FROM THE OUTSIDE IN Age: 44. Profession: Plastic surgeon. Demeanor: Quiet, introspective. Status: Married, one son. Background: Attended five Ivy League institutions, served in U.S. Air Force, studied under Dr. Mehmet Oz, moved to Santa Fe from New York in 2005. (Why? He’d been at Kirtland AFB; his wife attended UNM.) Practice: Feng shui’d offices in Santa Fe and Albuquerque. Gigs: Radio show on KTRC 1260 AM (Saturdays, 12:30 PM), blogs, working on series of webisodes. Clientele: Sees about 2,000 patients annually: 25 percent male; 30 percent from out of state (he foresees Santa Fe as a medical-tourism destination). Bread and butter: Facelifts, breast augmentations, tummy tucks. Causes: Does pro bono work for the Breast Reconstruction Fund and Vanity for Charity; gives to the Española Animal Shelter, the Museum Foundation, and the Chamber Music Festival. “About 10 percent of what I make goes to charity. Our philosophy is to give back as much as we can.” What sets him apart from the plastic pack: His integrative medical team, which offers before-andafter acupuncture, reflexology, psychotherapy, and other holistic services. “It’s my Whole Being Plan, because different people need different things. People get better results. And any type of surgery can benefi t from this.” The reward: “When I see the happiness in my patients’ faces and hear how their lives have improved—I want people to feel as good about themselves on the inside as they look outside.”—DJ
DANIEL RONEL april/may
Having a conversation with Ginger Dunnill, a.k.a. DJ Miss Ginger, is like watching a performance by a one-woman band. There’s so much happening, you don’t know where to focus—but what’s more impressive is that it actually sounds good. While chatting at the kitchen table in her Westside home, Dunnill, 29, launches into a dizzying list of “current projects” in the first few minutes: a theatrical production by local arts collective Meow Wolf, for which she and boyfriend Cannupa Hanska Luger made a Chinese dragon out of recycled burlap; a song the couple co-wrote as alt-hip-hop duo Glad As Knives; and her new puppy, Bandit, who keeps chewing on my boot. Dunnill is also a rapper, singer, event organizer, set designer, and all-around community builder, a combination that’s made her an anchor for a loose affiliation of locals who share her creative sensibilities. But she’s best known around town for her turns at the turntables as a funk/hiphop/ electro DJ, packing venues like Corazón and Backroad Pizza. Growing up in both Hawaii and Santa Fe, she was wildly creative but struggled with issues about her roots and a general sense of dislocation. Even now, she admits, “I don’t identify with anything completely.” But she no longer sees that as a negative. “There’s no time for separation. I’m a DJ! That’s how I feel about life— you mix it together, like records.”—Marin Sardy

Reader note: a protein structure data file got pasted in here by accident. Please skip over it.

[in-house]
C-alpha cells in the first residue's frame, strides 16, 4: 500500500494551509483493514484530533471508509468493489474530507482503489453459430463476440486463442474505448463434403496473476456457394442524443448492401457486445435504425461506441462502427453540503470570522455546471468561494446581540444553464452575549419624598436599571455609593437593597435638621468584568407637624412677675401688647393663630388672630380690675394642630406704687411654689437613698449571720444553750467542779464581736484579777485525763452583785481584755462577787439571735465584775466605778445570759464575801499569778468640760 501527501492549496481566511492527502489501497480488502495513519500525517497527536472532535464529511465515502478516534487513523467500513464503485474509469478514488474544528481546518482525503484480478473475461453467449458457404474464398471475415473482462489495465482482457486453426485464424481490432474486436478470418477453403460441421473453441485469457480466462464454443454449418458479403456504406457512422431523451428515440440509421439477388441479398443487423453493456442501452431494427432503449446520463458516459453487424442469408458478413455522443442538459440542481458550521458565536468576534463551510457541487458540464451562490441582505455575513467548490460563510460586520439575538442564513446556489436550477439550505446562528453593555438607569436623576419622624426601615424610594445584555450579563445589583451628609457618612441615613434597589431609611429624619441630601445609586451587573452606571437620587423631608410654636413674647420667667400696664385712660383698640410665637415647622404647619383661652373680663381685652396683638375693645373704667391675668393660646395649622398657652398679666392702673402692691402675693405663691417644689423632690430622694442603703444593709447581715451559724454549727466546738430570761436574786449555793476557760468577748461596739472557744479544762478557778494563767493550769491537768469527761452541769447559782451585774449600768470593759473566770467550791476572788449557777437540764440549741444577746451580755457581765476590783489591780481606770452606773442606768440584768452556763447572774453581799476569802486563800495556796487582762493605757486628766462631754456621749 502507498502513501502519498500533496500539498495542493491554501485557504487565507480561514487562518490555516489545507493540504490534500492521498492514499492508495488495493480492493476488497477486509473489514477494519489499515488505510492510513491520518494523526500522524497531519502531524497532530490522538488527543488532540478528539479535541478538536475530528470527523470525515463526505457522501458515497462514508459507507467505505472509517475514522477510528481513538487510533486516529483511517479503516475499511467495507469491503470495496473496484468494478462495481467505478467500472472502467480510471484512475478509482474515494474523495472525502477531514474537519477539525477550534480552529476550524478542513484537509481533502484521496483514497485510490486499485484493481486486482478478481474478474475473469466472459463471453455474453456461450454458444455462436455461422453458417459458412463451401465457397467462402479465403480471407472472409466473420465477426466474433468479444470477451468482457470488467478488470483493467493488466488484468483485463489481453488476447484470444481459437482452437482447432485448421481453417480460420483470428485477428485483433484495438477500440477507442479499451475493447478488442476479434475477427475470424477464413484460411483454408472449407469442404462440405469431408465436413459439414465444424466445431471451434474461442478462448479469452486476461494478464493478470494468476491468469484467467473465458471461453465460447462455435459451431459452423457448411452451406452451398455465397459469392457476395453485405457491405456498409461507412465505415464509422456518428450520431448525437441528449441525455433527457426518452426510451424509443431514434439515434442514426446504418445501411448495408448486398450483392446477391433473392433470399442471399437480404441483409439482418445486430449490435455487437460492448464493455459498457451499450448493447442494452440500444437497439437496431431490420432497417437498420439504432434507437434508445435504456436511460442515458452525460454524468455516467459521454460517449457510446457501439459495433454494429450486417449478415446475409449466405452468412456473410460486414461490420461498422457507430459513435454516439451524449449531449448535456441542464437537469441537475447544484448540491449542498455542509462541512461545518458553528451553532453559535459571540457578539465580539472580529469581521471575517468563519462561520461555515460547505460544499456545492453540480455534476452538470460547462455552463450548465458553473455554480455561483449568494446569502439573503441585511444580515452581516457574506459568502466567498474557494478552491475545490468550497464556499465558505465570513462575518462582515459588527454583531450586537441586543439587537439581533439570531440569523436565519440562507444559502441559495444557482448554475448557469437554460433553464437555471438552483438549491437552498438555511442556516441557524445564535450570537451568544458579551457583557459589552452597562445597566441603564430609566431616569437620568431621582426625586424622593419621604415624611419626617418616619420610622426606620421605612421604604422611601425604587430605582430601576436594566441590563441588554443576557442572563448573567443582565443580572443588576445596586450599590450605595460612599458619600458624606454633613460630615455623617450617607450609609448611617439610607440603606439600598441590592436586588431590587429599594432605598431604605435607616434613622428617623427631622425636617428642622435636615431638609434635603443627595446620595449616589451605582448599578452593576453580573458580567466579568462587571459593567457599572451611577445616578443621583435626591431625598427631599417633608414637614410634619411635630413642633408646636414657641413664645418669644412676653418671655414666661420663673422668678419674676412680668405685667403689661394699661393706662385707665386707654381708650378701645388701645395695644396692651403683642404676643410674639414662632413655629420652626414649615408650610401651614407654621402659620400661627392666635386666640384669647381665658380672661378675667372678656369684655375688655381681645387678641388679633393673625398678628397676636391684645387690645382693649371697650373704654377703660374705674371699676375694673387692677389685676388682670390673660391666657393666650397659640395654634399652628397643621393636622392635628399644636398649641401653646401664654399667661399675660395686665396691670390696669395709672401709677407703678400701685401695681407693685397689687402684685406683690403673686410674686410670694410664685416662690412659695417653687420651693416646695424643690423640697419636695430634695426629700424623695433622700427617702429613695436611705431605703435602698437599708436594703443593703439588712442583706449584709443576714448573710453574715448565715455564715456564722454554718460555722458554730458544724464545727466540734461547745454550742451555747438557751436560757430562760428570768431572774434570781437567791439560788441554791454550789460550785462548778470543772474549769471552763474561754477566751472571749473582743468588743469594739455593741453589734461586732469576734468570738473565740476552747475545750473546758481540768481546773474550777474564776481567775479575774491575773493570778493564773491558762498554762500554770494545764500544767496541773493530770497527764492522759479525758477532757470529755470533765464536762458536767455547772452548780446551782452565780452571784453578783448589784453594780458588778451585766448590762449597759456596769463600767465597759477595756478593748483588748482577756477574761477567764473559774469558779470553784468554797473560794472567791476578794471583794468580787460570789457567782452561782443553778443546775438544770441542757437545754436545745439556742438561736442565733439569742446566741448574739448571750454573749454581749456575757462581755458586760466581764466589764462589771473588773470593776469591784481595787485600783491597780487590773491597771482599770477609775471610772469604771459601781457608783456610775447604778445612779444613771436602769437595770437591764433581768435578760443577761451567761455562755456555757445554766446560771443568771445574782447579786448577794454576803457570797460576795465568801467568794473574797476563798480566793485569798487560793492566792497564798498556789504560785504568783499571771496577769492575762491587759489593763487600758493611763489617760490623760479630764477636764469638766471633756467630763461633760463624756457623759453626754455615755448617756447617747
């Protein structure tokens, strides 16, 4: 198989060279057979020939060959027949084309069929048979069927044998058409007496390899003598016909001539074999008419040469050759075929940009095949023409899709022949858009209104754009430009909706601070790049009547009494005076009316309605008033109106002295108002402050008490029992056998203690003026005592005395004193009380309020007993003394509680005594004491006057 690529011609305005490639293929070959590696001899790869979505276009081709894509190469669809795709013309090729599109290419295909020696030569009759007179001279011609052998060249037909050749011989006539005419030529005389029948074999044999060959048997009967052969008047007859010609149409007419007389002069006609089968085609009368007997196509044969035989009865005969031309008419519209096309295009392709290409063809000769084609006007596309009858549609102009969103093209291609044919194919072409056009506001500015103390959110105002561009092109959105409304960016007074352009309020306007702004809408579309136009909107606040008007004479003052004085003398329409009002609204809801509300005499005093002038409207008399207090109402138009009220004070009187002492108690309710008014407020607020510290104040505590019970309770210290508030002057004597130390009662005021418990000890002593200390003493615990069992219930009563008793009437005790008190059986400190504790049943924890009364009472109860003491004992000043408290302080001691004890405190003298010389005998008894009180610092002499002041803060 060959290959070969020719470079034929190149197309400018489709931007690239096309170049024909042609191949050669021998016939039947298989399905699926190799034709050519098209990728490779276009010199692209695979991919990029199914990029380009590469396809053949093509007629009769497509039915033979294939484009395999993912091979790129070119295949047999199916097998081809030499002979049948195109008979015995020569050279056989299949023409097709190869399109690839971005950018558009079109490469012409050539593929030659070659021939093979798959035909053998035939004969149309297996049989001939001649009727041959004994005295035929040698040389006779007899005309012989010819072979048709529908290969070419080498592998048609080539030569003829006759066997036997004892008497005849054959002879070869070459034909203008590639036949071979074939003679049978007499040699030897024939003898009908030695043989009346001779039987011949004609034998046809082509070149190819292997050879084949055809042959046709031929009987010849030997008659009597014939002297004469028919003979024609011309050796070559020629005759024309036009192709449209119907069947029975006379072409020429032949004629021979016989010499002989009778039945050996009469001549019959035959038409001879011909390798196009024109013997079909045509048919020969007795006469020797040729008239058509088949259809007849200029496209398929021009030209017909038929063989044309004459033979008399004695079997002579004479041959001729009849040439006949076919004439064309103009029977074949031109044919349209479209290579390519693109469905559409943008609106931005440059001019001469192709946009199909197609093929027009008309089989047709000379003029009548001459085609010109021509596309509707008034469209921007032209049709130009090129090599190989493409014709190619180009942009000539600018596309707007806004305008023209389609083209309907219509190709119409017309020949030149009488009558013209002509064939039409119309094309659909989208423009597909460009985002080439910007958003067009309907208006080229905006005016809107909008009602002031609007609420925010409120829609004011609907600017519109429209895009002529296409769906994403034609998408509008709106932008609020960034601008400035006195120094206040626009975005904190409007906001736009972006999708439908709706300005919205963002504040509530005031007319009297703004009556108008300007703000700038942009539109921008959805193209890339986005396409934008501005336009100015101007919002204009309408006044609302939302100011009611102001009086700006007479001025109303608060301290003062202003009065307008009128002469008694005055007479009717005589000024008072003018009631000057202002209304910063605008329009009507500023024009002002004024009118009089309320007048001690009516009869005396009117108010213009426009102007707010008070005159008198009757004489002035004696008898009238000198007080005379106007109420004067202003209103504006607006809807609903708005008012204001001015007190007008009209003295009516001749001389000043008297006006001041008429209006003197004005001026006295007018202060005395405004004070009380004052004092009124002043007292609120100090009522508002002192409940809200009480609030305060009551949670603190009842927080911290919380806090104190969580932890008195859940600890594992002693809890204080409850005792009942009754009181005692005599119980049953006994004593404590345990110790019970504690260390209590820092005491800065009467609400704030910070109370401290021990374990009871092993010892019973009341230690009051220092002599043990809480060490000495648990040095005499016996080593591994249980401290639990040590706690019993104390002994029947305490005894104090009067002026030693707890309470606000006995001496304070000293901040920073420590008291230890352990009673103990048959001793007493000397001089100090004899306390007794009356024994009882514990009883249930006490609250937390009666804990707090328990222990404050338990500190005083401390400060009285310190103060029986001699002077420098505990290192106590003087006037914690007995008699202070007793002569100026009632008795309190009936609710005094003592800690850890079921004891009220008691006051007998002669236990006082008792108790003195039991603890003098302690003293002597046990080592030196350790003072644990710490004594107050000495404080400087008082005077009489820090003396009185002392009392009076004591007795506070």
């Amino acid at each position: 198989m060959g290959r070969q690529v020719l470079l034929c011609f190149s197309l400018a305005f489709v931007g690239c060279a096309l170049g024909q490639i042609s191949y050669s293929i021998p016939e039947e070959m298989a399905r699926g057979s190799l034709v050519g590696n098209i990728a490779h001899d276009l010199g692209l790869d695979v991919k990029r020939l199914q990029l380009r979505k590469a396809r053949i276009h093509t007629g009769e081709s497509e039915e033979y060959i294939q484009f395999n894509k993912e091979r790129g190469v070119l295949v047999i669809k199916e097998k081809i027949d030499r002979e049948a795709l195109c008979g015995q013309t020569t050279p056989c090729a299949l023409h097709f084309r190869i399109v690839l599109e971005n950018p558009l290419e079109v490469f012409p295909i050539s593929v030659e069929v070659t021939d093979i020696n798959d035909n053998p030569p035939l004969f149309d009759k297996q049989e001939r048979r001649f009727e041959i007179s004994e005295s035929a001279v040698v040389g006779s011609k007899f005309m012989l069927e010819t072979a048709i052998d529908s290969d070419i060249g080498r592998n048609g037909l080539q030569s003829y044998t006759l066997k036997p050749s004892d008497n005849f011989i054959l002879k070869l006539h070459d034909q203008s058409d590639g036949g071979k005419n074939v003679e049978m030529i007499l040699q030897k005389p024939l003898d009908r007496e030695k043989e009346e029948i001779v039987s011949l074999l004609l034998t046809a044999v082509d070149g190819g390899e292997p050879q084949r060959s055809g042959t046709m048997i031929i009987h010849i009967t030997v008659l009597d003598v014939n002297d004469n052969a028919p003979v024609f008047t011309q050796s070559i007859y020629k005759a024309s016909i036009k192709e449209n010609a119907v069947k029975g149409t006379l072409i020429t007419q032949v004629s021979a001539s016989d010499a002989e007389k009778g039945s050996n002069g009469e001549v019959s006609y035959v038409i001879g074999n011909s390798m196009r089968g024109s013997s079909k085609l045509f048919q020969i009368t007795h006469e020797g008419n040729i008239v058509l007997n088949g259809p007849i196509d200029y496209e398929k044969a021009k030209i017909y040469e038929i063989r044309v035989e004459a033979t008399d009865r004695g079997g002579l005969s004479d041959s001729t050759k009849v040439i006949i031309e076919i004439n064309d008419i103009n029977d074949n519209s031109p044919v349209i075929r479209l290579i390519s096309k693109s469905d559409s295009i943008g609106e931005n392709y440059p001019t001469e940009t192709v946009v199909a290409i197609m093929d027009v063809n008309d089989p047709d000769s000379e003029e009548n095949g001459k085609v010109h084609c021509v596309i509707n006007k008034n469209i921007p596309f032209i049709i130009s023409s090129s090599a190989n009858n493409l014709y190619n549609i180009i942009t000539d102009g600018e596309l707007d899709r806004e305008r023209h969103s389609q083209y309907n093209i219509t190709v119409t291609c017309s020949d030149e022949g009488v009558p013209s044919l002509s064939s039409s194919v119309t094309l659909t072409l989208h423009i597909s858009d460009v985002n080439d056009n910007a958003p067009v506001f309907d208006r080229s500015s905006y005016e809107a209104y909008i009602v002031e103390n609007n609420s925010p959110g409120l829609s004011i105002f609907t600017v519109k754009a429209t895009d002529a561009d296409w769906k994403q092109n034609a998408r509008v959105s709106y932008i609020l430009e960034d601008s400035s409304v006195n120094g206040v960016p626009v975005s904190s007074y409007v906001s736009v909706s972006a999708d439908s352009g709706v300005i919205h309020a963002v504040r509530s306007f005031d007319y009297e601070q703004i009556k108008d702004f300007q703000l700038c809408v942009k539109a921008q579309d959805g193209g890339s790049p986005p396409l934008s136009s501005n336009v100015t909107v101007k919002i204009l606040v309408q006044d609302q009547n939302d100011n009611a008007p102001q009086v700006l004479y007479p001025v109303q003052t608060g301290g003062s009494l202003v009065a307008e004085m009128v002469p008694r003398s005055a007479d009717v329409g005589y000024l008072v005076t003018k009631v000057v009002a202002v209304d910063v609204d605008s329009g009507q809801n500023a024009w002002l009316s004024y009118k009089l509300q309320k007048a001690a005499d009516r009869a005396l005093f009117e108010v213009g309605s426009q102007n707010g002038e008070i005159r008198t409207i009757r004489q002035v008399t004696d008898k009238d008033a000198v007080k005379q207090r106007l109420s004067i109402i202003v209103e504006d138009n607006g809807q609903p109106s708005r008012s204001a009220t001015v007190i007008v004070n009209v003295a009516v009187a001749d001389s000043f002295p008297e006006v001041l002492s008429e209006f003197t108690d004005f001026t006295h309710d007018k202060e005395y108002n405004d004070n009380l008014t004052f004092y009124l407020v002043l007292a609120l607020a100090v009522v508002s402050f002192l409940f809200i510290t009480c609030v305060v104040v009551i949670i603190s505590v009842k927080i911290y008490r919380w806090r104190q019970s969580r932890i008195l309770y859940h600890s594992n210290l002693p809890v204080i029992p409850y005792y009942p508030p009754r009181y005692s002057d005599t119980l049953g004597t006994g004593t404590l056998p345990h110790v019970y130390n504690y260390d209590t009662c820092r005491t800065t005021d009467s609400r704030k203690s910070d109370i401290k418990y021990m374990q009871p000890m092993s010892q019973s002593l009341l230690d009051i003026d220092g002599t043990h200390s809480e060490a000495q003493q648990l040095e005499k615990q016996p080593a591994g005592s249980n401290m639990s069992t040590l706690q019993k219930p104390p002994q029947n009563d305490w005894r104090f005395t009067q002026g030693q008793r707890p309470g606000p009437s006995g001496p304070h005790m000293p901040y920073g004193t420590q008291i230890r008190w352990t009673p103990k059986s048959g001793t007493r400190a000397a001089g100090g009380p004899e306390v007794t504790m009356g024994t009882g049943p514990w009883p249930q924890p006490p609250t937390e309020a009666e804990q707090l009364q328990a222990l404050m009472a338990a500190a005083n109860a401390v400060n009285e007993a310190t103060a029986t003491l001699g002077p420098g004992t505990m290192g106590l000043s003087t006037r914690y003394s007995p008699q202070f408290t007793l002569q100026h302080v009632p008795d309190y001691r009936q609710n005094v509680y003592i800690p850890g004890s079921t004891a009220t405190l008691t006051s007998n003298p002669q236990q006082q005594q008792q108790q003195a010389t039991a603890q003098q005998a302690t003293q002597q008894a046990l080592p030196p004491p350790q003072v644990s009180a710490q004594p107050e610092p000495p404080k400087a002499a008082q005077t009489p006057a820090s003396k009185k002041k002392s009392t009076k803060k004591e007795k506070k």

DJ MISS GINGER
Age: 45. Raised: On an Alberta, Canada cattle ranch. Profession: Acupuncturist and natural-healing practitioner. Former profession: Boxer. Current sport of choice: Brazilian jiu-jitsu. Since taking it up eight years ago: Lobe, who trains at Brazilian Jiu-Jitsu Academy Santa Fe, has taken home at least nine gold medals at various skill levels in national and international competitions. Current goal: To compete as a black belt at the 2010 Panamerican Jiu-Jitsu Championships, April 8–11. Why jiu-jitsu: It’s a gentlemen’s sport—a type of grappling that requires using one’s mind and body in a fully integrated, strategic way. “It’s like playing a chess match with your body.” E is for ego: A childhood nickname, Lobe went Mavrick to further emphasize his individuality. Although still doing it his way, as he has matured, so has he succeeded in “moving some of that ego out.” Good for work, good for sport: His 13 years of manipulating joints and treating musculoskeletal injuries has given him a leg up on how to take down his opponents. Even better: Lobe’s daily meditation practice enables him to channel his energy—toward daunting goals, toward staying centered and relaxed. All keys to victory on the mat. “If you get angry, or try to become violent, that’s when you get caught.”—MS
MAVRICK LOBE april/may
AND STARRING ANTHONY MARK AS HIMSELF
ANTHONY MARK 34
Films he’s produced: The Hurt Locker, Georgia O’Keeffe, And Starring Pancho Villa as Himself, The Fisher King. His creative motto: Good stories well told. Previous lives: actor, disc jockey, photojournalist. Santa Fe before: “All I knew about Santa Fe before coming here,” admits the 57-year-old born-and-raised New Yorker, “was that it was the title of that old Randolph Scott Western.” Santa Fe after: When a fellow producer gave Mark the keys to his Upper Canyon Road home 25 years ago, Mark came, Mark skied, Mark relocated. Why not L.A.? “I ended up really settling here a few years ago because I didn’t want my daughter to grow up in Los Angeles. And I’ve watched her blossom here.” No regrets: “It may be that there’ve been certain opportunities that I’ve had to forego, but I know what I do is a consuming business. Your life is broader than simply your career. Your experience of your time here is more than simply what you do for a living. Whether you love it or not.” Santa Fe—get it? “I’ve always thought of Santa Fe as the kind of place where you get the joke or you don’t. If you get it, I don’t need to explain it to you. If you don’t, I can’t explain it to you.” Canine connection: Mark and his ex-wife, Jill Felice, founded Assistance Dogs of the West. “It’s the great counterbalance to what I do, and it’s one of the few experiences in my life that is 100 percent good.” Location, location, location: “O’Keeffe was a big deal for me, a huge deal. It’s completely about my relationship with Santa Fe. And if I could produce movies here all the time, I’d be happy as a clam.”—DJ